HealthyCal: Salinas Safety Nets Catch Immigrants Dropped By ACA
The Affordable Care Act excludes undocumented immigrants from buying health insurance on state health benefit exchanges. But health care providers in the Salinas Valley are weaving safety nets of their own for medically vulnerable farm and migrant workers who are part of the community and essential to the country's food production (Graebner, 11/28).

California Watch: Health Plans Air Concerns Amid Changes To Kids' Coverage
Under a budget-paring plan crafted by Gov. Jerry Brown and approved by lawmakers, 870,000 children who were covered by the Healthy Families program will be moved to Medi-Cal in phases starting Jan. 1. But it remains unclear whether a health plan serving Sacramento, Fresno, San Diego and Los Angeles counties will have enough doctors to accept the children (Jewett, 11/29).

California Healthline: Uninsured Eligible For Mental Health Services
When major portions of the Affordable Care Act are implemented in 2014, almost all of the 500,000 uninsured Californians who were previously identified as being in need of mental health services will be eligible for those services, either through Medi-Cal expansion or the exchange, according to a study released yesterday by the UCLA Center for Health Policy Research. "Last year we did a mental health report, and what we found is there are 500,000 or so people in California who are uninsured and in need of mental health services, so this year we wanted to see who among them would be eligible for coverage under the Affordable Care Act," said Imelda Padilla-Frausto, lead author of the report released yesterday (Gorn, 11/29).

Associated Press/Minneapolis Star Tribune: Lawsuit Alleges Minnesota Improperly Paid For 37,000 Elective Abortions For Poor Women
A conservative legal group claims in a lawsuit filed Tuesday, Nov. 27, that Minnesota taxpayers have been wrongfully charged for more than 37,000 elective abortions for indigent women since 1999. The Alliance Defending Freedom argues that state government is allowed to pay for abortions for indigent women only for "therapeutic reasons," including when the life or health of the woman is in danger or in cases of rape or incest, under state laws and a 1995 Minnesota Supreme Court decision. But the group, citing state Health Department data it reviewed, said the state paid for thousands of abortions that it believes did not meet that standard (Karnowski, 11/28).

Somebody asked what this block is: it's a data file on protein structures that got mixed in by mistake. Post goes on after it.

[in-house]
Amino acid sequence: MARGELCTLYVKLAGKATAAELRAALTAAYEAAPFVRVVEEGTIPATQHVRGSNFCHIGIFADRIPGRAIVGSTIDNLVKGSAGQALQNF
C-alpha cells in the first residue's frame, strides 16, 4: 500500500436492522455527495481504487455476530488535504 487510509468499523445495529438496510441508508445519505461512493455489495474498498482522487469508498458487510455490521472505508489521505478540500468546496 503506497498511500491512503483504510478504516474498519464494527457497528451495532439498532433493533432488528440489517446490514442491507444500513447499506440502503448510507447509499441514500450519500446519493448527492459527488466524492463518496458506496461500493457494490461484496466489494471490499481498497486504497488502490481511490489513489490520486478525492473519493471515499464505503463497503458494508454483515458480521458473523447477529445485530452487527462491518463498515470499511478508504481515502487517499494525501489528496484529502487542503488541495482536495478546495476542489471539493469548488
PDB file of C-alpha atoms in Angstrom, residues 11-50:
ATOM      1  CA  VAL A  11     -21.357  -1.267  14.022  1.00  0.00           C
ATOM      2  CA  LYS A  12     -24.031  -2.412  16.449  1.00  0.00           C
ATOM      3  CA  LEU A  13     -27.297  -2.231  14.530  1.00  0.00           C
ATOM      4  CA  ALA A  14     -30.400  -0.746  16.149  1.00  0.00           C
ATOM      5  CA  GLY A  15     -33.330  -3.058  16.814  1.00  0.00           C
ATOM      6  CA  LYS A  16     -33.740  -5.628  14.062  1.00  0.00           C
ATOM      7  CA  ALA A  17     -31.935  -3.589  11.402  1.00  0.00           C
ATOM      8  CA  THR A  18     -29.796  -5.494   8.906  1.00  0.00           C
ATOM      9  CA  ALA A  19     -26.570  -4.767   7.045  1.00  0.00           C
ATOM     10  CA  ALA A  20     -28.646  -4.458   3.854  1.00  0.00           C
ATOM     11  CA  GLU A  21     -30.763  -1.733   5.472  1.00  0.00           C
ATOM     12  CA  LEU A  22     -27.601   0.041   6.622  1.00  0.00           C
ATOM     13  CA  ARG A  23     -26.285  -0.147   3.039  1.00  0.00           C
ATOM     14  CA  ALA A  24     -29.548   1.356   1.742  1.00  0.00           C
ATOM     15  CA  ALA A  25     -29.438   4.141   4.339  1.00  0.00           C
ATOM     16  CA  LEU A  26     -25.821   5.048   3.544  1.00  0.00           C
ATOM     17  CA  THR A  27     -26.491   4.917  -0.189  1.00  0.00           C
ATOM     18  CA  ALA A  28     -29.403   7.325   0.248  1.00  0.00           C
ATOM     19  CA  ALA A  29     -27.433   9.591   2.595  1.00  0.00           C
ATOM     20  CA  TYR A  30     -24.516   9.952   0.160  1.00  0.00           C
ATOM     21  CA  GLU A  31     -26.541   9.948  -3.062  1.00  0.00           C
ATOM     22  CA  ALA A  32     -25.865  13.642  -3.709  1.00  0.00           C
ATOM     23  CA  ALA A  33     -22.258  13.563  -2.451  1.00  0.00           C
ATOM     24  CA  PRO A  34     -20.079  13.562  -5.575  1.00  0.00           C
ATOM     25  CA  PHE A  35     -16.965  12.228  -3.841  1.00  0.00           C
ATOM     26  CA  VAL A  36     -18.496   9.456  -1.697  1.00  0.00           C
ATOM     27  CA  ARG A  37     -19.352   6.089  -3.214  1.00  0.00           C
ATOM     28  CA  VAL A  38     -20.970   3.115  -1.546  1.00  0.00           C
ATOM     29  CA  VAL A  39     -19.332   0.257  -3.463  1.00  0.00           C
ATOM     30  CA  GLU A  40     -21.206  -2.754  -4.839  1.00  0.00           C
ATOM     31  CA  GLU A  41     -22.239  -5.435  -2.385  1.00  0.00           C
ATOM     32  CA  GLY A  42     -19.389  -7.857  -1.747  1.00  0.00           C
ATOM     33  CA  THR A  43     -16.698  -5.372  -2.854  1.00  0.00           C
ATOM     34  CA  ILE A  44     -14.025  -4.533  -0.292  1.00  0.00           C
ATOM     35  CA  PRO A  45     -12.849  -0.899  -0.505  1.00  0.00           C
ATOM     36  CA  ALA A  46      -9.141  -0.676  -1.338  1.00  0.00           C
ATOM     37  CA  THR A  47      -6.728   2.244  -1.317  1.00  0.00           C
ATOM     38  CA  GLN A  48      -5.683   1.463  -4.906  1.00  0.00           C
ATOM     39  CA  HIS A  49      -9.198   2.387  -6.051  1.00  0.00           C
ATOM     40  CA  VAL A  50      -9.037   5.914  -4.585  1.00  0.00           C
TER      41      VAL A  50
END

Kansas Health Institute News: Federal Officials Say They Hope To Act Soon On KanCare Waiver Request
The federal official in charge of reviewing 1115 Medicaid waiver requests sat in on an hour-long conference call today to hear Kansans' views on Gov. Sam Brownback's proposed Medicaid makeover plan. Only about 20 people had time to comment but none of them expressed support for KanCare, which would move virtually all the state's 380,000 Medicaid beneficiaries into managed care plans run by three insurance companies. Most people who called in questioned the need for KanCare and expressed concern that they or family members would lose services or their case managers (Shields, 11/28).

http://www.kaiserhealthnews.orgThis article was reprinted from with permission from the Henry J. Kaiser Family Foundation. Kaiser Health News, an editorially independent news service, is a program of the Kaiser Family Foundation, a nonpartisan health care policy research organization unaffiliated with Kaiser Permanente.



The opinions expressed here are the views of the writer and do not necessarily reflect the views and opinions of News-Medical.Net.
Post a new comment
You might also like... ×
Researchers unravel genetic characteristics that increase risk of developing Tourette syndrome